Online portals. Business cards are so ubiquitous today that in some countries they are traded without formality, serving as nothing more than an internationally recognized way to exchange contact information, or a handy piece of paper on which to write a note. In other nations, particularly in Asia, business cards are regarded as an extension of the individual, so they need to be treated with honour and respect. The exchange of cards takes place with great ritual, and a breach of protocol can give serious offence. According to some sources they may actually have originated in China in the 15th century.
Business Card Request - Administrative Services Gateway - University at Buffalo
I think it looks a bit silly, especially if they list advanced degrees e. If the standard for your profession is to list degrees on a business card -- healthcare professionals, for example, often list their licensed credential plus their advanced degrees on their business cards -- typically, you list them following your name and a comma. So, you can place it right after your name, separating it with a comma. Otherwise, refrain from doing so. How do I properly list my credentials on business cards and other materials?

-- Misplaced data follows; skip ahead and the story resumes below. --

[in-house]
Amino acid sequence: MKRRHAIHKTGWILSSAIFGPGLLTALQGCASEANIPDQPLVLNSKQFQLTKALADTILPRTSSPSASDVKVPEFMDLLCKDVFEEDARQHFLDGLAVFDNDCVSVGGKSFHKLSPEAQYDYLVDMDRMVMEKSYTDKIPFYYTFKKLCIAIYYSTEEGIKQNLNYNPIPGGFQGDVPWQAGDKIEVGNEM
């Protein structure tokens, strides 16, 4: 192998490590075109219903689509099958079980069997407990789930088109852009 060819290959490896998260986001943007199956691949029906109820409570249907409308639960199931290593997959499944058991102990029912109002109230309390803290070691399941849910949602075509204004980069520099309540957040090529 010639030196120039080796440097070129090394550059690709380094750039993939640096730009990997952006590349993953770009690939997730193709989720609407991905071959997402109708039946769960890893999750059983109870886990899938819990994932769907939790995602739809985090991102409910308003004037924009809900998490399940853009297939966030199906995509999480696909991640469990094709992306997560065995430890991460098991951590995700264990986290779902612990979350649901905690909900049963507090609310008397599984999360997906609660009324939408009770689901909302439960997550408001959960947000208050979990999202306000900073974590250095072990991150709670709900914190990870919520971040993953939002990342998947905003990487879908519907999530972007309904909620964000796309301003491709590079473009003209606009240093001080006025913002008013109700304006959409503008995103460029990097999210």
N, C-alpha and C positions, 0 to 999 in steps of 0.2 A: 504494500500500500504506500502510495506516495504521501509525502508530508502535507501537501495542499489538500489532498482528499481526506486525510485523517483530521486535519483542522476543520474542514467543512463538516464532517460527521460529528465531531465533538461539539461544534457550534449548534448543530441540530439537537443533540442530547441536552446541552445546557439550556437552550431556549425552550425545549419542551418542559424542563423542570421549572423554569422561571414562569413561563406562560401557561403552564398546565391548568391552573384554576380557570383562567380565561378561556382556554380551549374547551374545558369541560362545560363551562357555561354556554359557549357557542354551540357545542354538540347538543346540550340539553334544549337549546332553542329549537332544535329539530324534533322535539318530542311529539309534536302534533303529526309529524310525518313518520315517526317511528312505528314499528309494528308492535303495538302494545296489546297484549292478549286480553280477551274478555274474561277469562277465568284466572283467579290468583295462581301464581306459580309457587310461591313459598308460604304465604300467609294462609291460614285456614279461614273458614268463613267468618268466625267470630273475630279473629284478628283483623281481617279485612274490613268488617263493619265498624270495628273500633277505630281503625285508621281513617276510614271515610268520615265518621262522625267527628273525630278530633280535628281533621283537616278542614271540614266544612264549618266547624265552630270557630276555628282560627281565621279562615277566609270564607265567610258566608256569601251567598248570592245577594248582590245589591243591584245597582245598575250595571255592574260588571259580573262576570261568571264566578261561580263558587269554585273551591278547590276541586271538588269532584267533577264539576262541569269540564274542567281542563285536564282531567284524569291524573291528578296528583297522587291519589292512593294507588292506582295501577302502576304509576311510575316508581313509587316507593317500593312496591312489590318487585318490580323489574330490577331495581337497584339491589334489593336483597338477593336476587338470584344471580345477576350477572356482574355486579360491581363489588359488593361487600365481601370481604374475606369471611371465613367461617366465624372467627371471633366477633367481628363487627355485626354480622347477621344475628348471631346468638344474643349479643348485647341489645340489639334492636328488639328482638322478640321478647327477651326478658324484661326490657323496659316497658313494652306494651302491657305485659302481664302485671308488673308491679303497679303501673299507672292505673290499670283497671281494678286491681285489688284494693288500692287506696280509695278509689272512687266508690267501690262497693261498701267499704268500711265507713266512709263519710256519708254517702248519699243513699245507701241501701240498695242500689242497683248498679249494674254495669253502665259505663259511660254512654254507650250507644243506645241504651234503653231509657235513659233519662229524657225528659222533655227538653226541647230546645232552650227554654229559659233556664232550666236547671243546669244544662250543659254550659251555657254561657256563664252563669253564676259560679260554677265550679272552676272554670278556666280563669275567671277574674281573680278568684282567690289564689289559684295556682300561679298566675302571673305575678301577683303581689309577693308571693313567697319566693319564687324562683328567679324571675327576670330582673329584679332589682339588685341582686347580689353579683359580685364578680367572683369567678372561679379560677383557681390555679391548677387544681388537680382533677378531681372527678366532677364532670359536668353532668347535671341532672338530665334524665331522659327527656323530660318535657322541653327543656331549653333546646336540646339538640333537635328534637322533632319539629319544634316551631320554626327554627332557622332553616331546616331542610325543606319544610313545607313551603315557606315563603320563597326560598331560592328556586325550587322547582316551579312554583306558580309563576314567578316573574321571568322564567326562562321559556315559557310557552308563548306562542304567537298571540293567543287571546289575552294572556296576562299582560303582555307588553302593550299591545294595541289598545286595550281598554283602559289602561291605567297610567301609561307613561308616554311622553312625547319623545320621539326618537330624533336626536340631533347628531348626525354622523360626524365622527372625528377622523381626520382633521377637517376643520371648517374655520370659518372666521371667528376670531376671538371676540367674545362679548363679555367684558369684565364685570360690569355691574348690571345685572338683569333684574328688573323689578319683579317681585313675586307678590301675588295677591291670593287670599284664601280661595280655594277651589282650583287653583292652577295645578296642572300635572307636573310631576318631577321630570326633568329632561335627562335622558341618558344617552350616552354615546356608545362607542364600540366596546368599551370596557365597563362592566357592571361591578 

How to Make a Business Card in 6 Easy Steps
Degree abbreviations are used as an alternative way to specify an academic degree instead of spelling out the title in full, such as in reference books such as Who's Who and on business cards. Many degree titles have more than one possible abbreviation, with the abbreviation used varying between different universities. In the UK it is normal not to punctuate abbreviations for degrees with full stops e. The Frameworks for Higher Education Qualifications of UK Degree-Awarding Bodies lays down five levels of qualification with the title of degree: foundation not in Scotland , ordinary and honours bachelor's only separate levels in Scotland , master's and doctoral. These relate to specific outcome-based level descriptors and are tied to the Bologna Process.
I have a sin to atone for. To my eternal regret, I wrote an article for Fast Company a few years back saying that business books were the new business cards. Scan the web: There is no shortage of articles touting the benefits of a book as a business card -- and expensive packages, products and courses designed to help entrepreneurs write their own. Which strikes me as interesting, because if you think about it, people hate business cards.